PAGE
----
In Parts I and II of our “Grading the ‘Boys” Series, we analyzed the efficiency of six Cowboys’ offensive linemen in both run blocking and pass protection. In doing so, we attempted to isolate one component of the offense as effectively as possible to determine the worth of individual players.
In reality, of course, offenses are holistic systems. The productivity of each position indirectly affects the ability of players at each other position to properly perform. In the running game, the success of linemen is affected greatly by the talent level of the running backs, and vice versa.
In Part III of our “Grading the ‘Boys” Series, we will study the productivity of Marion Barber, Felix Jones, and Tashard Choice. These three players all contributed in different ways and in distinct situations, so we will keep this in mind when analyzing the statistics we gathered from our film study.
- In this particular analysis, we will grade each running back on four components: short-yardage running, overall running, receiving, and pass protection.
- The four components of the overall grade are not all equal. They will be weighted 15/45/20/20, respectively.
- All totals include the playoffs.
- As always, the best stats are circled in blue, the worst in red.
- Marion Barber
Short-Yardage Running: D-
Barber had by far the lowest average on the team on runs up the middle and in short-yardage situations, averaging just 2.8 yards-per-carry and converting a ridiculously low 56.0 (14 for 25) percent of the time with just one yard to go (for either a first down or a touchdown). His yards after contact and number of broken tackles were both down significantly from prior seasons.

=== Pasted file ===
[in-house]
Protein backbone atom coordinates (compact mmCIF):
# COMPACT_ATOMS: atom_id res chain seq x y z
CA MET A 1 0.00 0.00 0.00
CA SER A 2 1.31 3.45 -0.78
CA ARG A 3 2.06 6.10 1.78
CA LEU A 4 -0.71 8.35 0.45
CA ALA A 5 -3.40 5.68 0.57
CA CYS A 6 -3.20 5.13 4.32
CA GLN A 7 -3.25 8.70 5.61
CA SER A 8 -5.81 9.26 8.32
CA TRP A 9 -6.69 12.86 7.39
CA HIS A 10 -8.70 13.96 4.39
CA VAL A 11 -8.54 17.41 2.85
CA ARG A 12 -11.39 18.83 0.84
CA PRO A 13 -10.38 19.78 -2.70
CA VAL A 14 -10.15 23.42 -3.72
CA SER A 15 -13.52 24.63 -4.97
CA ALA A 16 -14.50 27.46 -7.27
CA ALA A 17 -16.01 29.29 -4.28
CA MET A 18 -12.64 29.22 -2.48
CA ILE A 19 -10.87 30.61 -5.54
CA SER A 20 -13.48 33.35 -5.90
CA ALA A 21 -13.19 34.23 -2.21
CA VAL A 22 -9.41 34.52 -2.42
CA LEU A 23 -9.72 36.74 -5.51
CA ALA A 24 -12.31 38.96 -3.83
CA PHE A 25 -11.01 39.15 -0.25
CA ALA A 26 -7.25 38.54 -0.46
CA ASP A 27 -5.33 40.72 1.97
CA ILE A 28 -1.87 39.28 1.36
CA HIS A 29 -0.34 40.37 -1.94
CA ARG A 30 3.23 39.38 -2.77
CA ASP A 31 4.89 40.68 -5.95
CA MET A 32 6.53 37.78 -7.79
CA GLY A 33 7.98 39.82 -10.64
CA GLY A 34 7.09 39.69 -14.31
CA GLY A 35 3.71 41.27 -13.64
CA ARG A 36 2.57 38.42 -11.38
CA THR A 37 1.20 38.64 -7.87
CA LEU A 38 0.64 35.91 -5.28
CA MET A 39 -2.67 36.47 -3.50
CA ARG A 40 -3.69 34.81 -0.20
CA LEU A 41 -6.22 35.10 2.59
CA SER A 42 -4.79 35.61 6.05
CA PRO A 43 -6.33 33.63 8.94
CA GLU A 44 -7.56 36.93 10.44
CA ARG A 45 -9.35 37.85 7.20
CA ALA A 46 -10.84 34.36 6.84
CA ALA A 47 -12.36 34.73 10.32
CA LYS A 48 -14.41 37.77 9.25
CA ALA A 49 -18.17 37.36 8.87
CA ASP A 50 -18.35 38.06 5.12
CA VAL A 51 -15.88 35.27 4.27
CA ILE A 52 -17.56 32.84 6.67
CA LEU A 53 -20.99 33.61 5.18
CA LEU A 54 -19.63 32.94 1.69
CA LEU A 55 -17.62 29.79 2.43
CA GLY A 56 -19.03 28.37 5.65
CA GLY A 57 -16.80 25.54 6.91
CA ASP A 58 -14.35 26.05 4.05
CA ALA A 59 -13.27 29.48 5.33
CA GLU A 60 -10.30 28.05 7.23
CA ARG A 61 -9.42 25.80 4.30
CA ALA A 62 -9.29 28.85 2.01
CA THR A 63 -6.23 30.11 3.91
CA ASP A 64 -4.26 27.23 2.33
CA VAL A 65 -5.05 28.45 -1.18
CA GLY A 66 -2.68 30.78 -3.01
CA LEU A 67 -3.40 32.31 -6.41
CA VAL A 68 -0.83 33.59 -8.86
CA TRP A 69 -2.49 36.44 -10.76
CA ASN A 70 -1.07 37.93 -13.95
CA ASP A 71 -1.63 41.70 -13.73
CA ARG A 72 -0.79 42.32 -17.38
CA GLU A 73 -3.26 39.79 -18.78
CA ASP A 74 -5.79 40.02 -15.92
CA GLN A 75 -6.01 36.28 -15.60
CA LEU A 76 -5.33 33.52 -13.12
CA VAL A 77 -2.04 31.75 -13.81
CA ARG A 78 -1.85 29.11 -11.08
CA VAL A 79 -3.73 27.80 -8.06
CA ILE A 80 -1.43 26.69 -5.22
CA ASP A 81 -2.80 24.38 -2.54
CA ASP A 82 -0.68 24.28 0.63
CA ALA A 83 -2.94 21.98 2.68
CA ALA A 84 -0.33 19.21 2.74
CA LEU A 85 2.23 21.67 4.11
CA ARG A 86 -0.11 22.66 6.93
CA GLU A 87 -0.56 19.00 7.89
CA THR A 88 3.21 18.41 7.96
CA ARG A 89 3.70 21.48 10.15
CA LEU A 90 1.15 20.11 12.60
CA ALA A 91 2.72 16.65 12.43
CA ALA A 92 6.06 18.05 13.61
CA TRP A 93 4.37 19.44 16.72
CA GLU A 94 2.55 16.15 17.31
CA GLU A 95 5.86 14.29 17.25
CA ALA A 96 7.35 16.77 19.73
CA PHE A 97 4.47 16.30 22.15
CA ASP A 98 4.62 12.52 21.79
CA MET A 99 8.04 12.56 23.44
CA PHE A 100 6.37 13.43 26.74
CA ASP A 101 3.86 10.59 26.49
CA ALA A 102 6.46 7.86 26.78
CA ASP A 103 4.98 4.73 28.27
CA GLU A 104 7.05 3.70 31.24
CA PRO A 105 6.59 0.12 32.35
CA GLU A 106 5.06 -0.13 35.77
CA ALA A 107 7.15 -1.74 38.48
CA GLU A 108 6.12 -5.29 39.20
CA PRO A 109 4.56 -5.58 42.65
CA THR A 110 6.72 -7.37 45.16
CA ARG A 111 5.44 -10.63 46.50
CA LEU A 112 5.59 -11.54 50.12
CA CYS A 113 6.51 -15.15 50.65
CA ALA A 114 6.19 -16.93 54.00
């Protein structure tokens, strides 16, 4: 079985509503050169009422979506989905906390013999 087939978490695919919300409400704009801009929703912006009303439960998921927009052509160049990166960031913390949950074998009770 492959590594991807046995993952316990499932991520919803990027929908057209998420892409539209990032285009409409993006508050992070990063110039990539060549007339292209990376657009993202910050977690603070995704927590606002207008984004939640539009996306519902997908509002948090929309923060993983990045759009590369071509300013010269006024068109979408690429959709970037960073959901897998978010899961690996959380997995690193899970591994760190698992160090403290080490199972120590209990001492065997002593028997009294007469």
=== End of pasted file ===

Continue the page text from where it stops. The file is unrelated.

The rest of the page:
Overall Running: C
Barber was more effective on draws and counters than in short-yardage situations. His 4.2 average was mediocre, but he did carry the ball a lot more in these short-yardage and goal-to-go scenarios. He still scored seven touchdowns, but only about once every 29 carries.
Barber was again solid in the passing game, although his receptions decreased due to the presence of both Felix Jones and Tashard Choice. Barber does an excellent job of disguising his intentions on screen passes.
Pass Protection: B
Marion gave up the most sacks of any running back (three), but he was also on the field during pass plays about twice as much as the other backs. He does a great job of taking on defenders much larger than him, usually coming out on top.
Overall Grade: 77.2 (C+)
- Felix Jones
Short-Yardage Running: B+
Despite not receiving a lot of short-yardage carries (five), Felix Jones converted on them 100.0 percent of the time. His runs up the middle, which may be more indicative of his short-yardage abilities than such a small sample size, is still solid at 4.1 yards-per-carry. It is hard to relate this number to Barber’s, though, because Barber had more short-yardage runs up the middle which would have decreased his average.
Overall Running: A
Jones really displayed his value to the Cowboys in 2009. He averaged a ridiculous 6.2 yards-per-carry, including 220 yards on 22 counters. He also surprisingly led the team in yards after contact and broken tackles.